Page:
The policy remains on foot, but only to provide limited cover for wrongful acts by the directors and officers which took place prior to the date of the change of control transaction; the company will need to advise their insurer of the transaction as soon as practicable. The company will also need to take out a separate policy in the name of the new entity to ensure continuity of cover for the directors and officers after the expiry date of the policy.
Run-off insurance is purchased for a specified period of time, generally aligned with the statute of limitations applicable in the relevant jurisdiction. In Australia, the standard period is usually a minimum of 7 years. In other jurisdictions this period differs, for example in the United Kingdom the period is 6 years and in France up to 10 years.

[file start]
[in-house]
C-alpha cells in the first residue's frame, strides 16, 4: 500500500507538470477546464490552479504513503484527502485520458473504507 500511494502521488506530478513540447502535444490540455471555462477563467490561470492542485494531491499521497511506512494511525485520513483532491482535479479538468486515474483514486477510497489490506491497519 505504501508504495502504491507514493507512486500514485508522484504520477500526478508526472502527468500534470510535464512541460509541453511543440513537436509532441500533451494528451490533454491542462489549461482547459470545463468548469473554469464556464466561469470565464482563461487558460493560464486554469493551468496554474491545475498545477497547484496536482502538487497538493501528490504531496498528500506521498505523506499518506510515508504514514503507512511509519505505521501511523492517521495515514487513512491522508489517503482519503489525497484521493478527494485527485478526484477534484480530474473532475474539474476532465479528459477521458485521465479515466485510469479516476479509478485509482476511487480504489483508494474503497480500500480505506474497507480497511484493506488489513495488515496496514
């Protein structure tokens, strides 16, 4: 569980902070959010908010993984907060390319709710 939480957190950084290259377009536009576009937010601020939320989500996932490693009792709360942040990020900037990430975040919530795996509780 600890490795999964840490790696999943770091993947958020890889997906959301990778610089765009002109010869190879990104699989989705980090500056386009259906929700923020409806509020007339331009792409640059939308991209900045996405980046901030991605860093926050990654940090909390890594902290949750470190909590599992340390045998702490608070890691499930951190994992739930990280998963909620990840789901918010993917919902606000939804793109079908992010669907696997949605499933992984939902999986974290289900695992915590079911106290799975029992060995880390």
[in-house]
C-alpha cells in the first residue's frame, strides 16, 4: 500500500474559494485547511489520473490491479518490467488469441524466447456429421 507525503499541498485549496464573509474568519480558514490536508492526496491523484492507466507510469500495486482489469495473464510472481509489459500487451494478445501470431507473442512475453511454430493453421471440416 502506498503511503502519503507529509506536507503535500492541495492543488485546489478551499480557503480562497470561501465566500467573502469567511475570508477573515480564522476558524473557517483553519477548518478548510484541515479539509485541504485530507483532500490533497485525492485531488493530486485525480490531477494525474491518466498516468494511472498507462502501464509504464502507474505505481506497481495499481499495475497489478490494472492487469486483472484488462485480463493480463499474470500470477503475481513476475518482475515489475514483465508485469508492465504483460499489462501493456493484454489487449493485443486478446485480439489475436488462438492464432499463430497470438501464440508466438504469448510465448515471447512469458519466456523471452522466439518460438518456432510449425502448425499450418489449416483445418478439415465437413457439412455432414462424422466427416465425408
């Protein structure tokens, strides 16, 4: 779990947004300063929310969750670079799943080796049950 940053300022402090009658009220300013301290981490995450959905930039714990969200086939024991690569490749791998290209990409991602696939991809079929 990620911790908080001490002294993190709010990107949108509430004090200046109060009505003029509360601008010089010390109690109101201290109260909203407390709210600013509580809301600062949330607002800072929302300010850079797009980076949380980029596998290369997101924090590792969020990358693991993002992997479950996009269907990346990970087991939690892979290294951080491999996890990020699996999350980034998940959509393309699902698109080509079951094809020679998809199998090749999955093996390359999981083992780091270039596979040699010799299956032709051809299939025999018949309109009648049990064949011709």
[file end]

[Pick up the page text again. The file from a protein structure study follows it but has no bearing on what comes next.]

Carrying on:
Run-Off premiums are typically calculated as a multiple of the annual premium, assuming the insurer is comfortable with the transaction and past activities. For example, the insurer may allocate a factor (ex. 2.5X or 4X) applied to the premium applicable to the annual D&O policy over the run-off lifespan.
The run-off policy can be purchased on a stand-alone annual basis or for multiple consecutive years. In the event of a multiple year run-off policy, the pricing generally decreases over time in recognition that as more time elapses from the date of the transaction there is a reduced risk of a claim occurring.
Following a merger, acquisition or change in corporate structure, director’s indemnity agreements cease to exist; therefore, it is critical that ongoing insurance protection is established.